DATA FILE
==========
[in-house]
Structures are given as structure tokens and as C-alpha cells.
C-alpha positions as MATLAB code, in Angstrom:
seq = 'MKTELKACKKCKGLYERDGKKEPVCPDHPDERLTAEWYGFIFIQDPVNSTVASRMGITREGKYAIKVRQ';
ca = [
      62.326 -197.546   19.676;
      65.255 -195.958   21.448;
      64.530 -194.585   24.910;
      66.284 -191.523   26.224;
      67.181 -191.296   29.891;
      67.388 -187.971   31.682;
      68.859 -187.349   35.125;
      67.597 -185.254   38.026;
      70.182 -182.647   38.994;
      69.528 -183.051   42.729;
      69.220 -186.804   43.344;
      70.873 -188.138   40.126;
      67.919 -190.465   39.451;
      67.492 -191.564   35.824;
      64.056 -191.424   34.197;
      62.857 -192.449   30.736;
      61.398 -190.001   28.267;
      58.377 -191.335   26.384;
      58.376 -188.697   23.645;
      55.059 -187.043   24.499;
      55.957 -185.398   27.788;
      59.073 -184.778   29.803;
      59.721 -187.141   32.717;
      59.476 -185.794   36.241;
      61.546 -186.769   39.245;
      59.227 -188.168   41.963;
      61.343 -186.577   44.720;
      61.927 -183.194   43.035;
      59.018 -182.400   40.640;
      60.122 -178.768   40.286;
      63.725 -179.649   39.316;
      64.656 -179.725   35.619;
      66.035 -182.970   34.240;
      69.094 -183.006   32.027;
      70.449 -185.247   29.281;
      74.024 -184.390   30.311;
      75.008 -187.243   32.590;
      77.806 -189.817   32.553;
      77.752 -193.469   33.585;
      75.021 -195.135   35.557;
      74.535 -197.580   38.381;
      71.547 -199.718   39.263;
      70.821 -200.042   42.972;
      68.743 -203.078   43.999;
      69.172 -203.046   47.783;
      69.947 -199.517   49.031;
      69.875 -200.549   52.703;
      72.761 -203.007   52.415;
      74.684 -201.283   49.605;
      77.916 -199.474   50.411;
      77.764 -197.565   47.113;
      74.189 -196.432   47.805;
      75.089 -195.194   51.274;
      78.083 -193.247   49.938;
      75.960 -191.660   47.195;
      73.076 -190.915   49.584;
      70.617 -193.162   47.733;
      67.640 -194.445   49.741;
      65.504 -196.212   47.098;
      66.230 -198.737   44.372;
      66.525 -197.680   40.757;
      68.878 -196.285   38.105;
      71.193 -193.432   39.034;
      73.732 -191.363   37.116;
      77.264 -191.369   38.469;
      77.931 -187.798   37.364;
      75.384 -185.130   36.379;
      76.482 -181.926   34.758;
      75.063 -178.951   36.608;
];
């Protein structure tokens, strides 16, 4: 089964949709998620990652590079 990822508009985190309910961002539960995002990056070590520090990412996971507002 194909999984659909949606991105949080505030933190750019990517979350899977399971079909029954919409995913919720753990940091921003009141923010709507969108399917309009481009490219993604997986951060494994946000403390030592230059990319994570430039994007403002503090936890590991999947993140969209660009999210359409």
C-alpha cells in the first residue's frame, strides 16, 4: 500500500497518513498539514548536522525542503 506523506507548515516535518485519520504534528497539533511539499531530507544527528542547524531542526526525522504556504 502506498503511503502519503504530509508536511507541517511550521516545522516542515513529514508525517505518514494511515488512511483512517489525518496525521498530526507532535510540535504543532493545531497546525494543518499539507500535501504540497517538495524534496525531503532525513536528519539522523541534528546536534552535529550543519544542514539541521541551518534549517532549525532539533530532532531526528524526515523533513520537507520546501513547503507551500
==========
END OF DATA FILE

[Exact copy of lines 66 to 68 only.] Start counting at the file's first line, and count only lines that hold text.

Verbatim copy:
      66.525 -197.680   40.757;
      68.878 -196.285   38.105;
      71.193 -193.432   39.034;